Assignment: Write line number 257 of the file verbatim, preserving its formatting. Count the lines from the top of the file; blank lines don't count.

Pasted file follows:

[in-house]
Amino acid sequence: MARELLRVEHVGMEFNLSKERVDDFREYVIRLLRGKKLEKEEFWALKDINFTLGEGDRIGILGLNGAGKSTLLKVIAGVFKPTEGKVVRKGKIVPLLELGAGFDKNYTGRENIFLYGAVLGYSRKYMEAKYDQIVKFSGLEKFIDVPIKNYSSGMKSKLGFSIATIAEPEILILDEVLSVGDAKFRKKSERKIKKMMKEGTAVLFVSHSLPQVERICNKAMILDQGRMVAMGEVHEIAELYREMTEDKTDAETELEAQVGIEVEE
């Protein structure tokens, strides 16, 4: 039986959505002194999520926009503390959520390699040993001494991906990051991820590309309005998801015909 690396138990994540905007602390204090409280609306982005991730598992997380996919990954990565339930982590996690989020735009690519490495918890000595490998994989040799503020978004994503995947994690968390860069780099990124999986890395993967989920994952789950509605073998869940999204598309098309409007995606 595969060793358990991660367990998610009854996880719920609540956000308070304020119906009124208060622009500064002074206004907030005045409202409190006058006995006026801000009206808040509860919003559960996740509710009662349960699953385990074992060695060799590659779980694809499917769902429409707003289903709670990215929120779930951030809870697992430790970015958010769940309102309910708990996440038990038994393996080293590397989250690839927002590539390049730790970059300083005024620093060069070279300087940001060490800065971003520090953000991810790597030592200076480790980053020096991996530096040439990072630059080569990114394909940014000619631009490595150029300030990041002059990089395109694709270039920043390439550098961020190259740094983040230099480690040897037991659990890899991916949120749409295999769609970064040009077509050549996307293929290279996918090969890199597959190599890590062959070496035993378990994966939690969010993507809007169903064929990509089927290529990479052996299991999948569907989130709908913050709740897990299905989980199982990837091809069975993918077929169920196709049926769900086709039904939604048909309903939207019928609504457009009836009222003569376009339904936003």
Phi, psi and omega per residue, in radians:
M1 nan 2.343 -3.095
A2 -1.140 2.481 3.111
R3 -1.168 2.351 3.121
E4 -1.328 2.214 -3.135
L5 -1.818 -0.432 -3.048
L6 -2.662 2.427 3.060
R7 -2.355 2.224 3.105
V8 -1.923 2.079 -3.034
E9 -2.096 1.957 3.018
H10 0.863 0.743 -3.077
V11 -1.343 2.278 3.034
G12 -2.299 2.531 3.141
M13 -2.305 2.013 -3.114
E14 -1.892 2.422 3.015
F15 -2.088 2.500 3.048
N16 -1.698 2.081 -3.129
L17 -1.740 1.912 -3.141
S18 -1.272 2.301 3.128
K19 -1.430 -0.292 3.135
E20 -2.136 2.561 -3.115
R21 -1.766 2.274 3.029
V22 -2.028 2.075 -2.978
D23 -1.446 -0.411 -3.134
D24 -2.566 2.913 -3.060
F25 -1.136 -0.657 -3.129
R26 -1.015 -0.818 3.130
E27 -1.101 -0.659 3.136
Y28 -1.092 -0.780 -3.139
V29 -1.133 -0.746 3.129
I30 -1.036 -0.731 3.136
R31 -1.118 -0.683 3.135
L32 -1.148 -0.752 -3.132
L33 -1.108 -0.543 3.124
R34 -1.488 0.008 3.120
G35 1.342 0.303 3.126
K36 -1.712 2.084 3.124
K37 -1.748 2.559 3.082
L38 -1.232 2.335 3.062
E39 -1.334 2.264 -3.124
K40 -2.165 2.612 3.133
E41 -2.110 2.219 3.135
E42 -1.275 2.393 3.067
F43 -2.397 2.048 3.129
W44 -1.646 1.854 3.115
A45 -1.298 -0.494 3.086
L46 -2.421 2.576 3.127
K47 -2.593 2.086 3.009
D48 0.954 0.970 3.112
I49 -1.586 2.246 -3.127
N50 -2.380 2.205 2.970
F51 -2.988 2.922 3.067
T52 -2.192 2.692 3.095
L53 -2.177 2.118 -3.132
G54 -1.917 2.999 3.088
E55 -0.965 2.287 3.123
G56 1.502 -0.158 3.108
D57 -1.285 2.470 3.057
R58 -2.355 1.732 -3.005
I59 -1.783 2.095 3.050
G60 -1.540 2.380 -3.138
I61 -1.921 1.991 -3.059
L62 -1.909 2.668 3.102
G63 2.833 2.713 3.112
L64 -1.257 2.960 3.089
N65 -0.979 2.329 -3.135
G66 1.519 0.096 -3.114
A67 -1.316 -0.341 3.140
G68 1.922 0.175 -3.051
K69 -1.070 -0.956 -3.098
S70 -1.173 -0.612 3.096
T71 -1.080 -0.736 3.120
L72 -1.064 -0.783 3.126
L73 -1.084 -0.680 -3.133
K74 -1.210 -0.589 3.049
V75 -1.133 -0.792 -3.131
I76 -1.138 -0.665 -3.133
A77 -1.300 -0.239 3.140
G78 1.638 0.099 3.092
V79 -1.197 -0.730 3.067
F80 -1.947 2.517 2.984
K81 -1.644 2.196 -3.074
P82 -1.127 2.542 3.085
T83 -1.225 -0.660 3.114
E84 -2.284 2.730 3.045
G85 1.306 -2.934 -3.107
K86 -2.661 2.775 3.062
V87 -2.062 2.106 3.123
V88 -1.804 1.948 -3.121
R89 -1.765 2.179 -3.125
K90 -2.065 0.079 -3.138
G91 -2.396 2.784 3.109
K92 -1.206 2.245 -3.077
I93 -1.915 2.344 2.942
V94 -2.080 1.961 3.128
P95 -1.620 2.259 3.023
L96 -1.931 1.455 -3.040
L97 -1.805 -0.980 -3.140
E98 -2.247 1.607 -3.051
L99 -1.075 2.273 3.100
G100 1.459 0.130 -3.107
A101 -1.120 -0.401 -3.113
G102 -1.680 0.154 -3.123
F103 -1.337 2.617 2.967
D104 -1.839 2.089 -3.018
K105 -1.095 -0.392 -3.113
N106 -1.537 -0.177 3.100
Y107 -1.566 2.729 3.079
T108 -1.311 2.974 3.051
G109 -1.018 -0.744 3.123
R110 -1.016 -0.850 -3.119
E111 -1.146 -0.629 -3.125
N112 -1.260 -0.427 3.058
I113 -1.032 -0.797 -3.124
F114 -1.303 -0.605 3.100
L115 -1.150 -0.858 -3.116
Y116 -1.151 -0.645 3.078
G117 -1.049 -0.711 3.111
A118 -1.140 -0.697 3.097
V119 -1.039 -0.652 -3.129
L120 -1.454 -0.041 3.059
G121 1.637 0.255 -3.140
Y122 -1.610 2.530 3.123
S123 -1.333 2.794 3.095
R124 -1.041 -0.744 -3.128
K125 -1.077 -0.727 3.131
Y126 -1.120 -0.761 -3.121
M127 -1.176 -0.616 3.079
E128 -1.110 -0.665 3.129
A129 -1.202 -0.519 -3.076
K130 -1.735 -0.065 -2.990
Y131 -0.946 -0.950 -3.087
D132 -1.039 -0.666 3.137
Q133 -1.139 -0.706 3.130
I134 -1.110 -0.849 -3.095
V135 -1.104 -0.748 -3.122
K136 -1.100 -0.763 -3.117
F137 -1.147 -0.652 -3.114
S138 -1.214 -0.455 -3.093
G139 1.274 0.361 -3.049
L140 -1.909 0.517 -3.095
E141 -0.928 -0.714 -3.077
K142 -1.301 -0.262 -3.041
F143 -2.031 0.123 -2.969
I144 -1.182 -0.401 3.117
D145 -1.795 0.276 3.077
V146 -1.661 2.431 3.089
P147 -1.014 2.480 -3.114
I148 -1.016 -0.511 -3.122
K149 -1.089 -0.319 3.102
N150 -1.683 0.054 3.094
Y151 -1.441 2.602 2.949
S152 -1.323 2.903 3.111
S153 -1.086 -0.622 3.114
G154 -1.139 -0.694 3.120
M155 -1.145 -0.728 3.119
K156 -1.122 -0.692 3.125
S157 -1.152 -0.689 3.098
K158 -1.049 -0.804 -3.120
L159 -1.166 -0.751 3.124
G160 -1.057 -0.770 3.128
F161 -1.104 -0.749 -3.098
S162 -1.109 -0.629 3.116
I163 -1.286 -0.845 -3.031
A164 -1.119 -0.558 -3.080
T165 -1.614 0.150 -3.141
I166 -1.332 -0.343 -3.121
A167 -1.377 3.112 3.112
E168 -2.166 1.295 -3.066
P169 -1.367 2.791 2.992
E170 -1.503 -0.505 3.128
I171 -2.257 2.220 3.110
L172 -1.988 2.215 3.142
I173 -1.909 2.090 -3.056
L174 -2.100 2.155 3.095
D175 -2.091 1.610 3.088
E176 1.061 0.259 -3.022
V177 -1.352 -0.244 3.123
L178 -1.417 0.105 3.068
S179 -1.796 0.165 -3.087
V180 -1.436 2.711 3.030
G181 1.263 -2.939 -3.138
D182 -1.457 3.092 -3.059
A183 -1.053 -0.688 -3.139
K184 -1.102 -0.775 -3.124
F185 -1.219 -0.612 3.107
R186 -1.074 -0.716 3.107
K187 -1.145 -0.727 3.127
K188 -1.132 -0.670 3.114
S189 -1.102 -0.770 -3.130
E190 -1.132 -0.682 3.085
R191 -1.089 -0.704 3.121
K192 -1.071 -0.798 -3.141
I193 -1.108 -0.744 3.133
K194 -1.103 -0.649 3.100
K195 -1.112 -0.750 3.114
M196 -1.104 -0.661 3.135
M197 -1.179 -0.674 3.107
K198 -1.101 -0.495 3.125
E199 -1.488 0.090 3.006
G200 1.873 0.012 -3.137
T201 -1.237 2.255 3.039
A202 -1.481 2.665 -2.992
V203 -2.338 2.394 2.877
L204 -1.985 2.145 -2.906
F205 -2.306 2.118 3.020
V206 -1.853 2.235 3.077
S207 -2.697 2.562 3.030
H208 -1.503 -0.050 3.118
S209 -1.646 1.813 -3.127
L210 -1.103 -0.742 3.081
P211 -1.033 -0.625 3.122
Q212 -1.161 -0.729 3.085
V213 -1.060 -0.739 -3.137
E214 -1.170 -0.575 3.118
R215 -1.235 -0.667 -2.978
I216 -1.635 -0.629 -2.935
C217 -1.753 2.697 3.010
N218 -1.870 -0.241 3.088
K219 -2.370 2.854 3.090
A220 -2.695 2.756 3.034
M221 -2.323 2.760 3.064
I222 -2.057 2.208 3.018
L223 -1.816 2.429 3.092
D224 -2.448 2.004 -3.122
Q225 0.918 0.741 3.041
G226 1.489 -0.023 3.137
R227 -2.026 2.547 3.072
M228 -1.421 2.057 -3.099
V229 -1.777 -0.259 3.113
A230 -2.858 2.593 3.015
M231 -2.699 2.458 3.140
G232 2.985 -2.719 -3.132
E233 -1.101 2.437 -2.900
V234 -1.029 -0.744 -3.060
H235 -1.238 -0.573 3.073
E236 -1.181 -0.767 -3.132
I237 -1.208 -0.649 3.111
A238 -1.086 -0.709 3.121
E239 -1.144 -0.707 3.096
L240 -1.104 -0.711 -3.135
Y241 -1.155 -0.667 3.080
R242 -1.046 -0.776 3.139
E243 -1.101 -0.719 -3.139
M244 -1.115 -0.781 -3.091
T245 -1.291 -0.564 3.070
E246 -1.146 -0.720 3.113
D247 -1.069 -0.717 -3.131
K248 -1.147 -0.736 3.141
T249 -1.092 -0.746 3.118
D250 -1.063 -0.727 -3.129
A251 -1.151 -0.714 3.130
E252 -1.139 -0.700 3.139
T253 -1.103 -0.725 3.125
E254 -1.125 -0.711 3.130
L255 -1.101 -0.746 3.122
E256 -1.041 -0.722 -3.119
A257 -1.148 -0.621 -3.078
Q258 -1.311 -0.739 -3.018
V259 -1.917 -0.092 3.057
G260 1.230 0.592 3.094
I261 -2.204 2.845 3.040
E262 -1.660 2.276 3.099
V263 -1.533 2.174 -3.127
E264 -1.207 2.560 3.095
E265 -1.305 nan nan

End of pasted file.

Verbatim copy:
T253 -1.103 -0.725 3.125